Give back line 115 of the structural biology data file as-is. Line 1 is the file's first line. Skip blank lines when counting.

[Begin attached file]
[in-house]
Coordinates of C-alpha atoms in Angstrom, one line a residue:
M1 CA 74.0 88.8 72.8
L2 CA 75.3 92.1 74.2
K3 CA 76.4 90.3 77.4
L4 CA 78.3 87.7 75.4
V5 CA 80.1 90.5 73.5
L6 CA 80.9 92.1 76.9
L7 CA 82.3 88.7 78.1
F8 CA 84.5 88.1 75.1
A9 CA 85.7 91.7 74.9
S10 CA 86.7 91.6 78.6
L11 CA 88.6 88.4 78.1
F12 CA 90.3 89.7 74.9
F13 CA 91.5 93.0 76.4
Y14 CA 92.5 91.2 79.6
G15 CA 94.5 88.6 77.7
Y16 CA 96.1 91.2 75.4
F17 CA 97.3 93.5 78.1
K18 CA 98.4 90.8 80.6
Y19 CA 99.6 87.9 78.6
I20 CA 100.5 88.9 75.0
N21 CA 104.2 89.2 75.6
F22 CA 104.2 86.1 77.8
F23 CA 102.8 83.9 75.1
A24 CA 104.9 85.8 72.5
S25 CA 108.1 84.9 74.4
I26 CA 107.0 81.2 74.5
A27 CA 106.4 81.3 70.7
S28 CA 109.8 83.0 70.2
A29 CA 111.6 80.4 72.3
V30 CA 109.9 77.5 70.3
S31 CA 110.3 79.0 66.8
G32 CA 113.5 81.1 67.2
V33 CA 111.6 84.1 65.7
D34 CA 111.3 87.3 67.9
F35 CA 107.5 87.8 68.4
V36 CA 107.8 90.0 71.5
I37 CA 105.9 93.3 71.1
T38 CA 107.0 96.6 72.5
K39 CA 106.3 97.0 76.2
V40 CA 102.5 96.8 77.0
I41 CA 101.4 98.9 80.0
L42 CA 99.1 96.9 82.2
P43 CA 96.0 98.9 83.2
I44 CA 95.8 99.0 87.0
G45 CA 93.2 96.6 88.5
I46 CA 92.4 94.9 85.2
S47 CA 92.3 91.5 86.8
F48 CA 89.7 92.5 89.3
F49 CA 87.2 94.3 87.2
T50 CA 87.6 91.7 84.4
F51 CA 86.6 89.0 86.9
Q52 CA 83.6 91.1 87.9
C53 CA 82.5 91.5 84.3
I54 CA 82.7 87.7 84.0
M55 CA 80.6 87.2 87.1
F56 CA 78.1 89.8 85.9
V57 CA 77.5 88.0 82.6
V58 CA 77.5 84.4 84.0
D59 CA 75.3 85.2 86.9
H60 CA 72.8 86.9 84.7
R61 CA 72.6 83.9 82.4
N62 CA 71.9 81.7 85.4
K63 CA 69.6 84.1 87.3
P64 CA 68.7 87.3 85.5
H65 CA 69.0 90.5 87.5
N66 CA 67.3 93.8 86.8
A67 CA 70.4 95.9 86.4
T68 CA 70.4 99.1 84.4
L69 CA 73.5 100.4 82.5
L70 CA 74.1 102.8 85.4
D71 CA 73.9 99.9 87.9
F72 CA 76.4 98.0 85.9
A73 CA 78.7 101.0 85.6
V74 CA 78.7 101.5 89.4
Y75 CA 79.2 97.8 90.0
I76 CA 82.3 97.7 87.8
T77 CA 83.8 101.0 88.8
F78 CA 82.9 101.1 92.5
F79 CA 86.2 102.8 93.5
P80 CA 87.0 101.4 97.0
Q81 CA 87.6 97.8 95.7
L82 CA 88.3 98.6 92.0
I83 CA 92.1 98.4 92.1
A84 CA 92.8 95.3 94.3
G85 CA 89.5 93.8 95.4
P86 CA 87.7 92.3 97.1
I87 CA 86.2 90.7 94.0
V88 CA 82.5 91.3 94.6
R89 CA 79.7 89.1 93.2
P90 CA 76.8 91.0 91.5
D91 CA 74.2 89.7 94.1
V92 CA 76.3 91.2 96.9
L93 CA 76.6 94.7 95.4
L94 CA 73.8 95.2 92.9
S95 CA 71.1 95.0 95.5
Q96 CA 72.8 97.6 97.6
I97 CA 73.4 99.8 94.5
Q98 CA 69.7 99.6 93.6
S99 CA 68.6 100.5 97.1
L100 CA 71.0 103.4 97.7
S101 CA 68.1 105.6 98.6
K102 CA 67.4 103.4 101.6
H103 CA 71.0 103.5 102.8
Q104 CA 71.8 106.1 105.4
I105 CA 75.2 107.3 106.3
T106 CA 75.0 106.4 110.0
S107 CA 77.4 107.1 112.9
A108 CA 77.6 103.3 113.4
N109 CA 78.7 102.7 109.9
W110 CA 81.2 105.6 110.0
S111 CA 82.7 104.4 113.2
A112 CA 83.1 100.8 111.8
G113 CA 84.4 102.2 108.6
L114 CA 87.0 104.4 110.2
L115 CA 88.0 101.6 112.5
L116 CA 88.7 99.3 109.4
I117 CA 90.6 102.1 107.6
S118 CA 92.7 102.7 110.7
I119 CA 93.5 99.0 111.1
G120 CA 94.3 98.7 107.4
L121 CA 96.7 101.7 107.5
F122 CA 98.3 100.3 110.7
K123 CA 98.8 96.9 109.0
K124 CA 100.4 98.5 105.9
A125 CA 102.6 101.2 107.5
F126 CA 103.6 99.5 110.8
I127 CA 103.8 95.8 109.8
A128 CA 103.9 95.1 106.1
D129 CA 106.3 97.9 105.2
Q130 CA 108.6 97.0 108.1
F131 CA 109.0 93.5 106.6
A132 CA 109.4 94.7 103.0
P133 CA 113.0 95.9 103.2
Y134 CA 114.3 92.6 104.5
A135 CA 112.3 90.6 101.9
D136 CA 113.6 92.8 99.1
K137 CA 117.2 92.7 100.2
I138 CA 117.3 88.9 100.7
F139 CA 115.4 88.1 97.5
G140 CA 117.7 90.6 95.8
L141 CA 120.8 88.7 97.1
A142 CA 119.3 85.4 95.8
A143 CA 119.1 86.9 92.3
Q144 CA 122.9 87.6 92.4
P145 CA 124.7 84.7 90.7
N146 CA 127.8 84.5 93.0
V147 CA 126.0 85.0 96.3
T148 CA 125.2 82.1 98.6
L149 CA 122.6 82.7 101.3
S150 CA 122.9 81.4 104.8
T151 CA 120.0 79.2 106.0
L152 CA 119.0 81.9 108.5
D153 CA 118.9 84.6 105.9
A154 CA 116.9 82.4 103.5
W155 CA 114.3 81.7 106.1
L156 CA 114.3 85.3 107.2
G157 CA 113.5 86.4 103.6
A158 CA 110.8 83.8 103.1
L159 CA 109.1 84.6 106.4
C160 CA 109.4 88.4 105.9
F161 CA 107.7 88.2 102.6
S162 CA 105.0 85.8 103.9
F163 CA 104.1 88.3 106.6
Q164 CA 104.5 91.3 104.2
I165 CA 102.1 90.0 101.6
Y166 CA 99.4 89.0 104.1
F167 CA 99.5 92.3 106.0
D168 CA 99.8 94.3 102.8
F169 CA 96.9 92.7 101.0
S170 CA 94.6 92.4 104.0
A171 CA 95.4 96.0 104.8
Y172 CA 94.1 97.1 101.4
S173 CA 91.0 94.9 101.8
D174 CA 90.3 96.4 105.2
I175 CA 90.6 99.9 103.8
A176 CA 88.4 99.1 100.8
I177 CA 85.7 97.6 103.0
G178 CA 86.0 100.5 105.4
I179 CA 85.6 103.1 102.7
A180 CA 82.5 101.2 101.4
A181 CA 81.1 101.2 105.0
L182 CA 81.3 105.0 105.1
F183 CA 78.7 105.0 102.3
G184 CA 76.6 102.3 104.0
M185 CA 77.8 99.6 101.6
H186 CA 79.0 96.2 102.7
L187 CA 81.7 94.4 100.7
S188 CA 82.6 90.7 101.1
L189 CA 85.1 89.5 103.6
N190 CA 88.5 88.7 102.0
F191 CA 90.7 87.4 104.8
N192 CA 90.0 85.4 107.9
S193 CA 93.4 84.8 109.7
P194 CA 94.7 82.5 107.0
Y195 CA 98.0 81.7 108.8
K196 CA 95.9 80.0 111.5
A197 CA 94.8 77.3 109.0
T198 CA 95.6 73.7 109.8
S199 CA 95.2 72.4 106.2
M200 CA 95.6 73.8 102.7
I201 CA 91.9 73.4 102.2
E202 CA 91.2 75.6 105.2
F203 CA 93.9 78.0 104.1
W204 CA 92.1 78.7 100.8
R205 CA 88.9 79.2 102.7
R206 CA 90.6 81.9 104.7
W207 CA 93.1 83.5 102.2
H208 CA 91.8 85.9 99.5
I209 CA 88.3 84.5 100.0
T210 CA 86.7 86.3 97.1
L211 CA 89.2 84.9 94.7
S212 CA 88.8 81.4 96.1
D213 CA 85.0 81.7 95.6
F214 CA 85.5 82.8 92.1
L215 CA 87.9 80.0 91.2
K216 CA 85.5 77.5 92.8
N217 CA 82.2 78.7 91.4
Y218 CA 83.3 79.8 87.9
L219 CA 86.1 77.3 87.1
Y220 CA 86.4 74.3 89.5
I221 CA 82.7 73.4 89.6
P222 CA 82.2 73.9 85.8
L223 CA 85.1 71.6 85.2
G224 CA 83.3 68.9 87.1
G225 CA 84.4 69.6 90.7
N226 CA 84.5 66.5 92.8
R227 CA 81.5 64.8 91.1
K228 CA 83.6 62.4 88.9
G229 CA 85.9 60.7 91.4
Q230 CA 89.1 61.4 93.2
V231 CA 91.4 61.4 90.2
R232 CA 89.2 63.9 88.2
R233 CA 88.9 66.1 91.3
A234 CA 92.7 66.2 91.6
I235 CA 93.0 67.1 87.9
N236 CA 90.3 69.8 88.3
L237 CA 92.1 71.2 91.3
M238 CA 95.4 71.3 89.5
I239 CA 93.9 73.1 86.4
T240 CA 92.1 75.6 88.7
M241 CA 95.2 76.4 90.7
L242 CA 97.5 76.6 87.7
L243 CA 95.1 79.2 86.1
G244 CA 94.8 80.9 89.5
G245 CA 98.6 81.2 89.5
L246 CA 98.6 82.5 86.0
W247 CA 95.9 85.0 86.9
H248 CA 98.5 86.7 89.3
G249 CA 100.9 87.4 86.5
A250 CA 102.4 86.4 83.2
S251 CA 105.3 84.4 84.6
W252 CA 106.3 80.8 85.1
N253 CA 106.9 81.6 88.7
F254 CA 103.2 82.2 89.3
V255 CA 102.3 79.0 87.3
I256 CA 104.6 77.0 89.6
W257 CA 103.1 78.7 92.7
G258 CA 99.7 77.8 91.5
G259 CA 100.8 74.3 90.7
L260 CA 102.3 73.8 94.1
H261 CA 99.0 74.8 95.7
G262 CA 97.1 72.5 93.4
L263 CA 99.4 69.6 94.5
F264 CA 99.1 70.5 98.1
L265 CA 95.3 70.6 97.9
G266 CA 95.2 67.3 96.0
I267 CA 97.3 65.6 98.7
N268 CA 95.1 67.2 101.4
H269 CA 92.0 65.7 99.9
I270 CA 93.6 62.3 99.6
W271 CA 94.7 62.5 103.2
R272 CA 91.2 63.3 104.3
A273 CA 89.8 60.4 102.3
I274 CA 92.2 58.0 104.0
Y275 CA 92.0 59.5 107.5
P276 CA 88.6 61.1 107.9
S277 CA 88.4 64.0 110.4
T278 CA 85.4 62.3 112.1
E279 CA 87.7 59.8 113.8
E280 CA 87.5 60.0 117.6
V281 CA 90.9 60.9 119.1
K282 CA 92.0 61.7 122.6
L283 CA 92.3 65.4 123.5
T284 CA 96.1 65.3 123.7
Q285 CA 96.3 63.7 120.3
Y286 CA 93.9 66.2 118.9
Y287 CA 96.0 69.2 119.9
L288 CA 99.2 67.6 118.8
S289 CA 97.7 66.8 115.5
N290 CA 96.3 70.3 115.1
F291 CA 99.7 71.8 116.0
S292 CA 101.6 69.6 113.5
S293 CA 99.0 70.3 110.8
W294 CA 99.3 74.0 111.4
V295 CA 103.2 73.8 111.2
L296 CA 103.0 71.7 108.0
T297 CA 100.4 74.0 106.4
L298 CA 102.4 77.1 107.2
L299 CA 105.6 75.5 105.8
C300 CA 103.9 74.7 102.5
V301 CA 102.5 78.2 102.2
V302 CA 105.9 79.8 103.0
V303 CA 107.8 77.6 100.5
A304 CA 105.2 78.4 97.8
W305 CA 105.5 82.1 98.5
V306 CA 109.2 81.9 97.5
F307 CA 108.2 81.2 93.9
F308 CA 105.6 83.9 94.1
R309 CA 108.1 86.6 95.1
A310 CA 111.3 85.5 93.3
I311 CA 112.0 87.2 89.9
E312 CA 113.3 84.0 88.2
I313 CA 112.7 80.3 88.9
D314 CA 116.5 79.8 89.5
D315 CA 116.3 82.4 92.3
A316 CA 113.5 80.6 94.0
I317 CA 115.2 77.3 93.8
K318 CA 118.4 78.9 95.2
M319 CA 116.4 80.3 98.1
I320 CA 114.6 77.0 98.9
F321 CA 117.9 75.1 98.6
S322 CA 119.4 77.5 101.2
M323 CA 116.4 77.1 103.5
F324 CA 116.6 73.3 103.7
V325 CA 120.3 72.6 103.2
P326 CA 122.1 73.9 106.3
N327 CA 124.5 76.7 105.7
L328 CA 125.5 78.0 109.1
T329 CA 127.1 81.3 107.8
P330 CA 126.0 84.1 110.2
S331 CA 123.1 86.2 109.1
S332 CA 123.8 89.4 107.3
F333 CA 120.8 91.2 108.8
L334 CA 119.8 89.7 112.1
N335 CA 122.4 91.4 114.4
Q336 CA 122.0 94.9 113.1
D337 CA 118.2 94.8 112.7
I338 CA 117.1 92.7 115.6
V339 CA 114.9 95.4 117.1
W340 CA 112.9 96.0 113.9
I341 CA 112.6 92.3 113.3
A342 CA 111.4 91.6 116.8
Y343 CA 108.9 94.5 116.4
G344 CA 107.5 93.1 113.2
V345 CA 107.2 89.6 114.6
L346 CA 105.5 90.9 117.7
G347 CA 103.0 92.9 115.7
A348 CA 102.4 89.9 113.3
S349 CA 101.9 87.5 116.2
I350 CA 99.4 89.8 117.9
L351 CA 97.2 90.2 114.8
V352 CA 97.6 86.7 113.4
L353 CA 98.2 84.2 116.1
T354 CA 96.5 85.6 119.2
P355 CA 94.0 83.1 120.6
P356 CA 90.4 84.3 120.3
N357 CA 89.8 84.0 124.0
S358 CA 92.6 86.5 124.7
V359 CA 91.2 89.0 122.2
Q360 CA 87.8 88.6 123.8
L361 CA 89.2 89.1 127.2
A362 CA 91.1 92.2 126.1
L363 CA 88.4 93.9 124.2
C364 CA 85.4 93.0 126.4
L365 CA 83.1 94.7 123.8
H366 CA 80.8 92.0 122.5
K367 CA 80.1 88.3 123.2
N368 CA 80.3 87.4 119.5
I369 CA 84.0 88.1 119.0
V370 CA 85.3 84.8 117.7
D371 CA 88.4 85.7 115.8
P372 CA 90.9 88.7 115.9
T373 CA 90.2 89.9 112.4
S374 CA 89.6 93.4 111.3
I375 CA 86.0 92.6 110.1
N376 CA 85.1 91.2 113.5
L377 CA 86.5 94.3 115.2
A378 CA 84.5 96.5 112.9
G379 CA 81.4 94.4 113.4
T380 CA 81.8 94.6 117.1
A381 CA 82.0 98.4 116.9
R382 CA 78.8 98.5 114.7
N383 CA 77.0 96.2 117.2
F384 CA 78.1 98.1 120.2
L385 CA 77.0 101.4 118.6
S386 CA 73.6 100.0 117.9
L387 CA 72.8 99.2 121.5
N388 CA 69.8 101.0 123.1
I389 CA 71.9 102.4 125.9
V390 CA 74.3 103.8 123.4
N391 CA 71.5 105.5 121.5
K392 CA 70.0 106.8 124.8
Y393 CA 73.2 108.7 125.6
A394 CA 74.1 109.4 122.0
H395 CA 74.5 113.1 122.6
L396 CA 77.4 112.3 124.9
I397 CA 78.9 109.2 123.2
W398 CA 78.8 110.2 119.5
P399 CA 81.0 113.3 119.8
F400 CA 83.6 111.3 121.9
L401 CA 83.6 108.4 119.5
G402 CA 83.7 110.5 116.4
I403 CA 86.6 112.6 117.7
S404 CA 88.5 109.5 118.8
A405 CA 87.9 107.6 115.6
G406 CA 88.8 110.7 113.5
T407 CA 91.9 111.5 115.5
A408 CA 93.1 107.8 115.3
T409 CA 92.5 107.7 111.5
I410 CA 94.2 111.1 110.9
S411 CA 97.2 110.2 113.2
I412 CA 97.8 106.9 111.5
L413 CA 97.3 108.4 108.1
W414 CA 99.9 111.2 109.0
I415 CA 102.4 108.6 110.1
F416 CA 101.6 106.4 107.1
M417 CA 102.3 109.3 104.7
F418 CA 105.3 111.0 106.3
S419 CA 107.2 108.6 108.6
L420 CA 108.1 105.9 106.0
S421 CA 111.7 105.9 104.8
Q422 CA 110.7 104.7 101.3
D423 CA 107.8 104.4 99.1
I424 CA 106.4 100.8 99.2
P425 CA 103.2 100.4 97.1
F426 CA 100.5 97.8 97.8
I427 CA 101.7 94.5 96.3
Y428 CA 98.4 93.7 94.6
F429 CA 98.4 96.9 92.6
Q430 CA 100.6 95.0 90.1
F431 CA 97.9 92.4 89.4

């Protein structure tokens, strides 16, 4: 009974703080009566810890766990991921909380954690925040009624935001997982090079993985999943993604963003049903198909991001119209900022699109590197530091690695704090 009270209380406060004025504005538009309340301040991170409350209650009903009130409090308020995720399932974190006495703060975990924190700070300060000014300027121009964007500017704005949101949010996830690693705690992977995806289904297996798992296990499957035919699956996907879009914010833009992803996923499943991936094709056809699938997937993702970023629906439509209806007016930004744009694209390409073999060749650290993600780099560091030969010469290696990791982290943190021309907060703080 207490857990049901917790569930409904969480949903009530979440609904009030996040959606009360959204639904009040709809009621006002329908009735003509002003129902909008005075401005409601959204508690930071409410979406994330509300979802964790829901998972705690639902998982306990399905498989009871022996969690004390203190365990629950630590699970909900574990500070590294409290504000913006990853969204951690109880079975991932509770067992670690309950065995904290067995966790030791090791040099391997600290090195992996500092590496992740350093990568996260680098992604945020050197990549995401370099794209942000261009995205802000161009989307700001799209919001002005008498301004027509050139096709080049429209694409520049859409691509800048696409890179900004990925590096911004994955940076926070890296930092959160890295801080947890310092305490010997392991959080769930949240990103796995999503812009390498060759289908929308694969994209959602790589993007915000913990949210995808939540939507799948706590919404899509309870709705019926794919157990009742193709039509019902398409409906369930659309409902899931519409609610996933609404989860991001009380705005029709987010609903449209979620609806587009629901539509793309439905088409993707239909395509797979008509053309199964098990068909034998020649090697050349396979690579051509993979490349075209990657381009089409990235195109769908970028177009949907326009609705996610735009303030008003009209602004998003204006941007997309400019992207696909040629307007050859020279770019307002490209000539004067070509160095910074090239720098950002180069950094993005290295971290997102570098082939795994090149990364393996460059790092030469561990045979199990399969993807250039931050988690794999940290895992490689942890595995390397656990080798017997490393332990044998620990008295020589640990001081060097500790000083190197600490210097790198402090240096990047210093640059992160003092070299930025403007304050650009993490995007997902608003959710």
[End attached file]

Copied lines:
G113 CA 84.4 102.2 108.6